Other research carried out at the University of Louisville found that the systematic practice of mindfulness improves children’s academic performance. These psychologists explain that mindfulness meditation helps children better manage test anxiety, freeing cognitive resources from memory and reasoning, which leads to improved performance.

Mindfulness exercises for children

In the long term, the practice of mindfulness can even trigger lasting changes at the brain level. The amygdala of people who practice mindfulness meditation is less reactive, which means that emotions are less likely to take over and experience intense reactions of fear, frustration or anger. In turn, the hippocampus, the critical zone for learning and memory, shows a greater neuronal density, while the prefrontal cortex, involved in decision making, reasoning and self-control, is more active.

The 3 golden rules to teach mindfulness to children

  • Be clear about mindfulness. Mindfulness implies being present, paying attention to what happens inside or around us without issuing any value judgment. That means that there is no “right” way to practice mindfulness, children must find their own balance and choose those exercises with which they feel most comfortable.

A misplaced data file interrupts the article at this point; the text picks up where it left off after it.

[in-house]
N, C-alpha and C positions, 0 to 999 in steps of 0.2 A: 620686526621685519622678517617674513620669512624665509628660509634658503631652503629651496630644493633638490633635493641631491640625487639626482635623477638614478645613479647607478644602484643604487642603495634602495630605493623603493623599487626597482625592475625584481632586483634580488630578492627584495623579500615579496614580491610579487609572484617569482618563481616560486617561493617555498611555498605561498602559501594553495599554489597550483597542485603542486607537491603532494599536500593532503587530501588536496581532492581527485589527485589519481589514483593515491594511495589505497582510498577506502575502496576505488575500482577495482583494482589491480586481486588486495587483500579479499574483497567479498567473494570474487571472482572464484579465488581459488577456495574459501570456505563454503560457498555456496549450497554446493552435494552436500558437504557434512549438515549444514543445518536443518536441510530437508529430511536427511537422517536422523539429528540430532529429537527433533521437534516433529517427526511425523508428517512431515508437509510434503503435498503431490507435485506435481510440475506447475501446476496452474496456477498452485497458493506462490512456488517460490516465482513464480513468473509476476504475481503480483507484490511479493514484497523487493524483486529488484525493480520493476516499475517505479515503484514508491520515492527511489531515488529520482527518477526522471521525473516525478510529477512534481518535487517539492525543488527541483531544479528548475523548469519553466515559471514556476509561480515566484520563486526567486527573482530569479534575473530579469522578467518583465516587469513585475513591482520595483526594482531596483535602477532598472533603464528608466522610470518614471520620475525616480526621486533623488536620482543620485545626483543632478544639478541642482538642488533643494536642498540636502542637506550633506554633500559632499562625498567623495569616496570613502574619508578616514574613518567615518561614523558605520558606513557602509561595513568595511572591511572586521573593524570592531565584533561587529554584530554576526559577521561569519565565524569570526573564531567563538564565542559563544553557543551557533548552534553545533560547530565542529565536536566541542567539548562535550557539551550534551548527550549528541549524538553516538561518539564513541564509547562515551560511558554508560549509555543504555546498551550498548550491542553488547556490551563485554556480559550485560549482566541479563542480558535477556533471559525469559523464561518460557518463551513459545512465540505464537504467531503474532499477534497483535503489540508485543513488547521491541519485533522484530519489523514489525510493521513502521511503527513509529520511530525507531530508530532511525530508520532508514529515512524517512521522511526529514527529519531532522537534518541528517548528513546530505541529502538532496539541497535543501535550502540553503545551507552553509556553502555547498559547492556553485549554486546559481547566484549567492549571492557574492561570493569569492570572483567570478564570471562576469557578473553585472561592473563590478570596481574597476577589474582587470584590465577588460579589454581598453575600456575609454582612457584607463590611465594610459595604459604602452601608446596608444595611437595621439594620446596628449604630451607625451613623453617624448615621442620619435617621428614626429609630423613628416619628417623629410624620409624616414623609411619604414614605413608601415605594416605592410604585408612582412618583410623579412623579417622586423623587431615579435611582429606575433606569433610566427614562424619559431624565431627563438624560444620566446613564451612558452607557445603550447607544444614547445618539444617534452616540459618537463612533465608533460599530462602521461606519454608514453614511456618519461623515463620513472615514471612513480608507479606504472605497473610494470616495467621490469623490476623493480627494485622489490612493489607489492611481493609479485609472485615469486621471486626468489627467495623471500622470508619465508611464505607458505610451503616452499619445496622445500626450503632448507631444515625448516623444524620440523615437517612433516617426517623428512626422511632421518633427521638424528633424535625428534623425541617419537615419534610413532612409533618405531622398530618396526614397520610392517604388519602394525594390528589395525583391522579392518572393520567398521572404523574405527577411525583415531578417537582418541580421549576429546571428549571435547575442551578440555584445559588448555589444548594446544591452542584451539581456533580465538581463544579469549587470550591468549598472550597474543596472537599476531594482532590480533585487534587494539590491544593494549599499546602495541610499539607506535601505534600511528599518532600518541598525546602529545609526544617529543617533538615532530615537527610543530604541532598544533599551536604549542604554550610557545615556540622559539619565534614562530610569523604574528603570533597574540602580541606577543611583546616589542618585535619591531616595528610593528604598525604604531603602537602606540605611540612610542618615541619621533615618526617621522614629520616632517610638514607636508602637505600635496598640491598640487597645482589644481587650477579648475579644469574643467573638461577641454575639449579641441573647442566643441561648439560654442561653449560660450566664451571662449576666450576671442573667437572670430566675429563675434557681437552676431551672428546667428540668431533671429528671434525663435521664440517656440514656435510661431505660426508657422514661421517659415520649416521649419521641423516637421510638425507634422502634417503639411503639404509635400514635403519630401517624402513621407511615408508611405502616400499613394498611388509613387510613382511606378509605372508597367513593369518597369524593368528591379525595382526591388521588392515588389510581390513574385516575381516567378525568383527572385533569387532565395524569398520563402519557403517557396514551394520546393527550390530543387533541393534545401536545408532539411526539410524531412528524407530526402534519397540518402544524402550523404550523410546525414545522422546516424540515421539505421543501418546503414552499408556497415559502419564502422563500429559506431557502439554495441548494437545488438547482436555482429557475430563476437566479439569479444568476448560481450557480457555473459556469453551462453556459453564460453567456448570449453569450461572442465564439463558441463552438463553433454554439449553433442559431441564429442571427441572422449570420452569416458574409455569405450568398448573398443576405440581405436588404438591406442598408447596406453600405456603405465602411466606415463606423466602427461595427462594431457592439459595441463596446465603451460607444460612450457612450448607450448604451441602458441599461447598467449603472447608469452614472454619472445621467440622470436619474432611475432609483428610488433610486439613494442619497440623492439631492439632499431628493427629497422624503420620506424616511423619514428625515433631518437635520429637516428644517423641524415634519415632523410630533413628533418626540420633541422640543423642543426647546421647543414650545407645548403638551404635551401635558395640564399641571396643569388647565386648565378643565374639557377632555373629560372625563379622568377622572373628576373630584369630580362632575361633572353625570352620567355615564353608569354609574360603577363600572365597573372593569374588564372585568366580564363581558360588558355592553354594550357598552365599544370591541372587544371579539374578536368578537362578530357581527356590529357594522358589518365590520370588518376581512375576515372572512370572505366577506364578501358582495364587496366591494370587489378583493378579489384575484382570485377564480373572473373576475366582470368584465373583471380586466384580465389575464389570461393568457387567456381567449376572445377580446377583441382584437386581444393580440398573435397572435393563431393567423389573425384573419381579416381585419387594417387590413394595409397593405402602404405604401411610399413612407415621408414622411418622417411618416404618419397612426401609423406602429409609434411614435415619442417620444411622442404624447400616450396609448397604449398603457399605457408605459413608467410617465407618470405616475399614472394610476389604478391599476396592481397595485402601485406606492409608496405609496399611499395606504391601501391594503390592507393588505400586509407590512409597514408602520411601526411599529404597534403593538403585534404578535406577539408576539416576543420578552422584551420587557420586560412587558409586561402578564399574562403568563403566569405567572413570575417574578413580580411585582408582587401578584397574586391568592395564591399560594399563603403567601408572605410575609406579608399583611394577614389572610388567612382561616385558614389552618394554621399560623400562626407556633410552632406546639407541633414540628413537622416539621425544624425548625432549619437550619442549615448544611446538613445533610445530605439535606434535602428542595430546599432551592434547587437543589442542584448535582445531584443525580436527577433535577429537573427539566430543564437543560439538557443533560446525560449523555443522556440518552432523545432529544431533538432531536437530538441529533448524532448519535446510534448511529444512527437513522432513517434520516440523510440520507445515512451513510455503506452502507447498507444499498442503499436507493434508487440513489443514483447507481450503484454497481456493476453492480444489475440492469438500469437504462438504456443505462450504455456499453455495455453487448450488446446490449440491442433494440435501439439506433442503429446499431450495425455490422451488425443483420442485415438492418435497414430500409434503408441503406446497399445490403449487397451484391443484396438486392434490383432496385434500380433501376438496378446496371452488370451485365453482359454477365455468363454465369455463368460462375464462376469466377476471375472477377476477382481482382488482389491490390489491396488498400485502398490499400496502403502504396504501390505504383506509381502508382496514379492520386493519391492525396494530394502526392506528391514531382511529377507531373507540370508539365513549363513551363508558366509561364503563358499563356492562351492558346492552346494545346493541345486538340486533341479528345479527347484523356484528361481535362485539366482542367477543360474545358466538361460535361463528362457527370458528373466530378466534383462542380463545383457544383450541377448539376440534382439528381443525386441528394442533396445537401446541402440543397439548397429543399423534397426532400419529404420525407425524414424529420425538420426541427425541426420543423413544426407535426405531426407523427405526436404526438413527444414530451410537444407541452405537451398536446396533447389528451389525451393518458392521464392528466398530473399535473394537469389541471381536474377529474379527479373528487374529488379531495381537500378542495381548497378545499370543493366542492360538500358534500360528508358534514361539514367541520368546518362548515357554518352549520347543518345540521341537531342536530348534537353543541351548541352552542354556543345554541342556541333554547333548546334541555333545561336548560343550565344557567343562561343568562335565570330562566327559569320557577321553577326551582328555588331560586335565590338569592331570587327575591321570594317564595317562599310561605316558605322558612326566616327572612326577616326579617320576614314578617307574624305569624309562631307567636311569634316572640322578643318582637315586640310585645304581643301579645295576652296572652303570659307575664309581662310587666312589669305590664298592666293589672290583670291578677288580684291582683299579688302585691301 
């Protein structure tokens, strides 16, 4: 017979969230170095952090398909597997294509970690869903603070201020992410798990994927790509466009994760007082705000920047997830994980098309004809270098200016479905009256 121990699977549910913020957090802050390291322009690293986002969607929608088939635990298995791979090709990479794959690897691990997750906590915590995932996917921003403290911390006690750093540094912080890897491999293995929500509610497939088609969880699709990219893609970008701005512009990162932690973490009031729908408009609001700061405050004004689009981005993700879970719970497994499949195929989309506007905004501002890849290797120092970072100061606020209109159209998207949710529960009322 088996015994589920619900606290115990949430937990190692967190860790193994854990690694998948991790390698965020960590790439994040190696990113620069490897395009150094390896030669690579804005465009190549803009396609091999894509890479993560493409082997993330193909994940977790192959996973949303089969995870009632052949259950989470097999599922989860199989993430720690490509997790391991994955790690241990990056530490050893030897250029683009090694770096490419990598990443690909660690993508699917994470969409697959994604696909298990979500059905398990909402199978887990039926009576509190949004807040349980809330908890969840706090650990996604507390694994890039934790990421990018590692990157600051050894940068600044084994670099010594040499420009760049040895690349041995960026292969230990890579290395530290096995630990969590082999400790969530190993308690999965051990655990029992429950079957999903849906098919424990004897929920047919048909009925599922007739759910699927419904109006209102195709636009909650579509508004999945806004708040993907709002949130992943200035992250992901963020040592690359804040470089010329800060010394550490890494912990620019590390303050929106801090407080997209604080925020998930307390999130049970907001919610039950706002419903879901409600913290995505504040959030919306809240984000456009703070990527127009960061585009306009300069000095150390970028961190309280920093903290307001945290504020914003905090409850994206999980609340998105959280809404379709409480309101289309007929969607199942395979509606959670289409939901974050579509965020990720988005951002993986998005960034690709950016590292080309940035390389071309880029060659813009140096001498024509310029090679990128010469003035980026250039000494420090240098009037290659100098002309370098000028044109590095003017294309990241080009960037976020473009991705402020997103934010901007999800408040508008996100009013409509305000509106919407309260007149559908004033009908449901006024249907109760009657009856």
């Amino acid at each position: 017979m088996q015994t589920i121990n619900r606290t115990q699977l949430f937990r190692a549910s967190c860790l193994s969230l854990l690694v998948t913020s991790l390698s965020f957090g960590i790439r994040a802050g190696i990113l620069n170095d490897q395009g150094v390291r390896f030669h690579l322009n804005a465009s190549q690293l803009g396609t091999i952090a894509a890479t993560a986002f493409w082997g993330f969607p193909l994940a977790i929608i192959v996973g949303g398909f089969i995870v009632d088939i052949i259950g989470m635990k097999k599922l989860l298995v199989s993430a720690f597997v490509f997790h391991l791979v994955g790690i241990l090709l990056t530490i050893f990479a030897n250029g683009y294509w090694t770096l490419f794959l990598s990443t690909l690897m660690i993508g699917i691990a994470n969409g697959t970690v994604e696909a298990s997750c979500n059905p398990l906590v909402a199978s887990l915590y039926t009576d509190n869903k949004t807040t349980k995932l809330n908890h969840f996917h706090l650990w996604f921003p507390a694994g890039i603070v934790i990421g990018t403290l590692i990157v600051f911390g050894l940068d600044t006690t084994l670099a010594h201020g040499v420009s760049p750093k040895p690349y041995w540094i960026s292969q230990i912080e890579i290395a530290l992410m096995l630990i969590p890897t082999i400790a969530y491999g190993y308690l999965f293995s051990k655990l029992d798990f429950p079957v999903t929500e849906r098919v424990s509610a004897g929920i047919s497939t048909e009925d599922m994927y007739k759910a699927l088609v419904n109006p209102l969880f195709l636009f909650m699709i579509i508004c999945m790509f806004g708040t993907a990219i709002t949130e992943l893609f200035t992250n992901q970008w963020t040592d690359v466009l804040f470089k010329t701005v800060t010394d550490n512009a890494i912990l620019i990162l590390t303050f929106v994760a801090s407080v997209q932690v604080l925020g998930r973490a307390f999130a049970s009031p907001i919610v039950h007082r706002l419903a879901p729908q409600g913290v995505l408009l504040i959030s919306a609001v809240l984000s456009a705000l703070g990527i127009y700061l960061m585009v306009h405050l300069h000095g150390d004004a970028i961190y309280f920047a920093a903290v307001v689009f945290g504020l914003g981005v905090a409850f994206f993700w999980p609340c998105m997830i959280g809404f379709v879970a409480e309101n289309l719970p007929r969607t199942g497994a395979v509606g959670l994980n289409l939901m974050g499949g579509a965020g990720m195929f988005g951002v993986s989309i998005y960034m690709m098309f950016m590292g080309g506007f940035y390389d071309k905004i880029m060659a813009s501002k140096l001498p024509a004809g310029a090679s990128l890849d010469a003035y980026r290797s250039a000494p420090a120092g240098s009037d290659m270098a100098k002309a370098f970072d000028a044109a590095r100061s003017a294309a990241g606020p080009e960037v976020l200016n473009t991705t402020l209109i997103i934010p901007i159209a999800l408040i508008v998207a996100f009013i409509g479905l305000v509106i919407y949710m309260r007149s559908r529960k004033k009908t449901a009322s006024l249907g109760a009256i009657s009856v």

• Make it fun. The practice of mindfulness should be a fun time for children to enjoy while exploring new sensations. If it becomes an extra burden or an imposition, it will lose all its meaning. It is also important that it becomes an exercise in your routine, like playing or watching cartoons, it is not convenient to resort to mindfulness only as an antidote for irritating situations.
  • Adjust expectations. Young children can not spend half an hour practicing mindfulness meditation, during the first years of life this practice must have an eminently playful approach, adapting to children’s abilities. This means that you should not expect your child to become a “little Buddha”, that is not the goal, but only include mindfulness in your family routine, dedicating only 5 or 10 minutes a day at the beginning.

5 mindfulness exercises for children

Exercise with grinder

This exercise is very simple and fun, so it can be used after 2 years, to teach your child to breathe and focus on the present.

  1. Take two grinders, one for your son and one for you. Sit with your back straight and your body relaxed, side by side.